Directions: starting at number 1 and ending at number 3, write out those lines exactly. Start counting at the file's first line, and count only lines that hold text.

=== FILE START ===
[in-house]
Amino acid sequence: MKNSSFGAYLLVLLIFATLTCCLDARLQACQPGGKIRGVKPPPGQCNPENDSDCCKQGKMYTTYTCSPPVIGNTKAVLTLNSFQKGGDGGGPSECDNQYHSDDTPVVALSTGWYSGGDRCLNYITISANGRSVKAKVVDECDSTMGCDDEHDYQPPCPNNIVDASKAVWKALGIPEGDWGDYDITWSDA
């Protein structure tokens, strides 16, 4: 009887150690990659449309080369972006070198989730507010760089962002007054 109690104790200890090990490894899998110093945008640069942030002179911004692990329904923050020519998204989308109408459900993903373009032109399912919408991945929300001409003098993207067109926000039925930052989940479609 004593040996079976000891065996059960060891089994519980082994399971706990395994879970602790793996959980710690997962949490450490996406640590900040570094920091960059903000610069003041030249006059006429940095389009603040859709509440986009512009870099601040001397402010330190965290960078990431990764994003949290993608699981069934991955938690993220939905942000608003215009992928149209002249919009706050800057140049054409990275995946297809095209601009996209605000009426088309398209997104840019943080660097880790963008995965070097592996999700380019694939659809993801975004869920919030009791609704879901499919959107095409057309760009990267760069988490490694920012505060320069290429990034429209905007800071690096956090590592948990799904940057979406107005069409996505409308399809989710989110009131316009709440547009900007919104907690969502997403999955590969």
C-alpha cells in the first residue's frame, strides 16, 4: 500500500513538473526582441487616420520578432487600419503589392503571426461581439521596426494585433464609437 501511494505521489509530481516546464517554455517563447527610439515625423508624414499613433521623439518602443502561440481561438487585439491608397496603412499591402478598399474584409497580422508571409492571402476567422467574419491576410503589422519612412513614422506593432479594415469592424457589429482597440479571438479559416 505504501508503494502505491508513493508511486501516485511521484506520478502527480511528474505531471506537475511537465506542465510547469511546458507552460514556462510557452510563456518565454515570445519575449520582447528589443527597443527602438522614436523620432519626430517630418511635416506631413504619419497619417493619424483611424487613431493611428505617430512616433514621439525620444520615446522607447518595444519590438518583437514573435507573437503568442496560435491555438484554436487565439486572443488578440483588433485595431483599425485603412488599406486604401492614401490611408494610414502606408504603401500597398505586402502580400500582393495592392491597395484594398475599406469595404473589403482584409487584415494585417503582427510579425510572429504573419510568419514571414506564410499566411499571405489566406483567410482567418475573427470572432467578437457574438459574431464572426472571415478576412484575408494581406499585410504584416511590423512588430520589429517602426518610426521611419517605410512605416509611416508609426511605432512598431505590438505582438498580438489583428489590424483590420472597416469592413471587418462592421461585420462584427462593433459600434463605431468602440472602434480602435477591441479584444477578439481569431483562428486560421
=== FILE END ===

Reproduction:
[in-house]
Amino acid sequence: MKNSSFGAYLLVLLIFATLTCCLDARLQACQPGGKIRGVKPPPGQCNPENDSDCCKQGKMYTTYTCSPPVIGNTKAVLTLNSFQKGGDGGGPSECDNQYHSDDTPVVALSTGWYSGGDRCLNYITISANGRSVKAKVVDECDSTMGCDDEHDYQPPCPNNIVDASKAVWKALGIPEGDWGDYDITWSDA
């Protein structure tokens, strides 16, 4: 009887150690990659449309080369972006070198989730507010760089962002007054 109690104790200890090990490894899998110093945008640069942030002179911004692990329904923050020519998204989308109408459900993903373009032109399912919408991945929300001409003098993207067109926000039925930052989940479609 004593040996079976000891065996059960060891089994519980082994399971706990395994879970602790793996959980710690997962949490450490996406640590900040570094920091960059903000610069003041030249006059006429940095389009603040859709509440986009512009870099601040001397402010330190965290960078990431990764994003949290993608699981069934991955938690993220939905942000608003215009992928149209002249919009706050800057140049054409990275995946297809095209601009996209605000009426088309398209997104840019943080660097880790963008995965070097592996999700380019694939659809993801975004869920919030009791609704879901499919959107095409057309760009990267760069988490490694920012505060320069290429990034429209905007800071690096956090590592948990799904940057979406107005069409996505409308399809989710989110009131316009709440547009900007919104907690969502997403999955590969």